27 October 2011

An octopus enrichment handbook

Athena’s suckers felt like an alien’s kiss—at once a probe and a caress. Although an octopus can taste with all of its skin, in the suckers both taste and touch are exquisitely developed. Athena was tasting me and feeling me at once, knowing my skin, and possibly the blood and bone beneath, in a way I could never fathom.
-- Sy Montgomery

25 October 2011

Rhino gone

Poaching has driven the Javan rhinoceros to extinction in Vietnam, leaving the critically endangered species' only remaining population numbering less than 50 on the Indonesian island that gave it its name, the WWF and International Rhino Foundation said on Tuesday. "The last Javan rhino in Vietnam has gone," said Tran Thi Minh Hien, WWF-Vietnam country director. "It is painful that despite significant investment in the Vietnamese rhino population, conservation efforts failed to save this unique animal. Vietnam has lost part of its natural heritage."
-- report

23 October 2011


Cancer stem cells have acquired the behavior of normal stem cells by activating the same genes and pathways that make normal stem cells immortal -- except, unlike normal stem cells, they can not be lulled back into physiological sleep. Cancer, then, is quite literally, trying to emulate a regenerating organ -- or, perhaps, more disturbingly, the regenerating organism. Its quest for immortality mirrors our own quest, a quest buried in our embryos and in the renewal of our organs. Someday, if a cancer succeeds, it will produce a far more perfect being than its host -- imbued with immortality and the drive to proliferate.
--- from The Emperor of All Maladies by Siddhartha Mukherjee

22 October 2011

C.S.I.: Dog Dump

‘Globally endangered Egyptian vulture!’ shouted Çağan, slamming on the brakes. Glancing skyward, I caught a glimpse of something brown flapping away. The body of the Egyptian vulture is brown and off-white, but its face is bright yellow. ‘They get that colour from eating shit, which is full of yellow carotenoid pigments,’ Çağan explained. In males, the bright-yellow face is an indicator of fitness and virility, signaling a capacity to eat enormous quantities of shit without getting sick.

On behalf of the Egyptian vulture, as well as the region’s other vulture species Çağan had recently opened a ‘vulture restaurant’...which in its pilot phase had served mostly dead dog. Emrah, Çağan’s science coordinator, was charged with retrieving dog carcasses from the city dumps and depositing them in random locations around Aras, to see how the vultures reacted. The vultures reacted well. You bring the dead dog, and the vultures take care of the rest. The one problem was that a lot of dogs in the dumps had been poisoned as part of a stray-dog reduction program.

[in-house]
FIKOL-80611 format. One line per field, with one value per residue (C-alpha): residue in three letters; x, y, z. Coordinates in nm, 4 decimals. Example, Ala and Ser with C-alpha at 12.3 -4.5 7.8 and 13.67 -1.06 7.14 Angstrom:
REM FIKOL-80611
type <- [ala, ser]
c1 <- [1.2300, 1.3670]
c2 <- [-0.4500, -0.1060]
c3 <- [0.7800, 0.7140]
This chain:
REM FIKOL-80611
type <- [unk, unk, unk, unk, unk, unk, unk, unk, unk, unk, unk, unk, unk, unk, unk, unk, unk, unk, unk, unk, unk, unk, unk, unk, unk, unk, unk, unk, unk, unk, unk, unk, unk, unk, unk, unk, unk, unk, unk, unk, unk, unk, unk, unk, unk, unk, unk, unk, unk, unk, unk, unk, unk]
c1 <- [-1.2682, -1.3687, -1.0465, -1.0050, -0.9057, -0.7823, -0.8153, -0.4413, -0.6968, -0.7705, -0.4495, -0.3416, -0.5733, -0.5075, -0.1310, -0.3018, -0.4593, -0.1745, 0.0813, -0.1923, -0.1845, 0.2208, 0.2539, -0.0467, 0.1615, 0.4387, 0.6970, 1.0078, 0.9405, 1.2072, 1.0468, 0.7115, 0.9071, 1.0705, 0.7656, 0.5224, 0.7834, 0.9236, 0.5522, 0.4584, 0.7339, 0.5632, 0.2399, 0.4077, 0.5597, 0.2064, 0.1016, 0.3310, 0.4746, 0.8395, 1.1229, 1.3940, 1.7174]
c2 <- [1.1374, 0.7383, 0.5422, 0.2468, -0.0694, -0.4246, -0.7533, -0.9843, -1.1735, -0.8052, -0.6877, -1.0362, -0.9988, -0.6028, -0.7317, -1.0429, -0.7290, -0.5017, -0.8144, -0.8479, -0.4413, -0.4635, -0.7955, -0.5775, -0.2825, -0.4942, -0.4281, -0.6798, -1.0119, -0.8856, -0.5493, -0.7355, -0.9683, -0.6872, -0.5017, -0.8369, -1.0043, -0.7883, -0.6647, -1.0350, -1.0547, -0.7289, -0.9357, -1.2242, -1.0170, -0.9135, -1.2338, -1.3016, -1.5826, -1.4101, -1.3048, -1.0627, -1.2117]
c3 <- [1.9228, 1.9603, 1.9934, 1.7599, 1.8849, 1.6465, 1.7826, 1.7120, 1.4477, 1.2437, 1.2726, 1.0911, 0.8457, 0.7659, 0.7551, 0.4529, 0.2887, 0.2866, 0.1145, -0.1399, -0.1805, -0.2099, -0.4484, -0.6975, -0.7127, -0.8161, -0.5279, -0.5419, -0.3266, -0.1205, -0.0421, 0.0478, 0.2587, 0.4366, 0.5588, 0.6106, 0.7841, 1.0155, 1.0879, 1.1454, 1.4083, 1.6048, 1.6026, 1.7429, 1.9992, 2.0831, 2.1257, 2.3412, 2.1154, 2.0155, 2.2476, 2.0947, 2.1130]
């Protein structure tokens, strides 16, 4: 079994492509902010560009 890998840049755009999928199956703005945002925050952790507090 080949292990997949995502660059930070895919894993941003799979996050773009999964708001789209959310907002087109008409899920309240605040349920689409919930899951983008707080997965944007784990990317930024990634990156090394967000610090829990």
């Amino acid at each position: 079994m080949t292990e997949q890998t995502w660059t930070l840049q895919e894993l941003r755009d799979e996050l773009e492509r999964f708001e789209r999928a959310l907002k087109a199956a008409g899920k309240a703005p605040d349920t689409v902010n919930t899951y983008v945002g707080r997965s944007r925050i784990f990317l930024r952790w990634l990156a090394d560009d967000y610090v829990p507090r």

...Thus began a phase of Emrah’s life that might have been called “C.S.I.: Dog Dump”: did this dog die of natural causes, or was it poisoned? He started out bribing the staff at the dumps, a pack of cigarettes for every clean carcass. It was a good system, although Emrah inevitably began asking himself certain questions. Was it for this that he had completed his master’s in biology? Further, the workers at the dump clearly thought he was some kind of pervert. One of them once remarked that Emrah might not find that day’s dog suitable: “The thing is, this one is male.”
-- from Natural Histories: A journey in the shadow of Ararat by Elif Batuman

17 October 2011

The waltzing kludge of eukaryotic life

At its heart, [the idea] is deceptively simple: we have two genomes that need to work together, and you can tell how well they’re doing this by the strength of the free radical leak. From that simple concept, you can logically derive how fitness, fertility and lifespan are linked in different species. You can also predict the process of ageing and the onset of age-related diseases within individuals.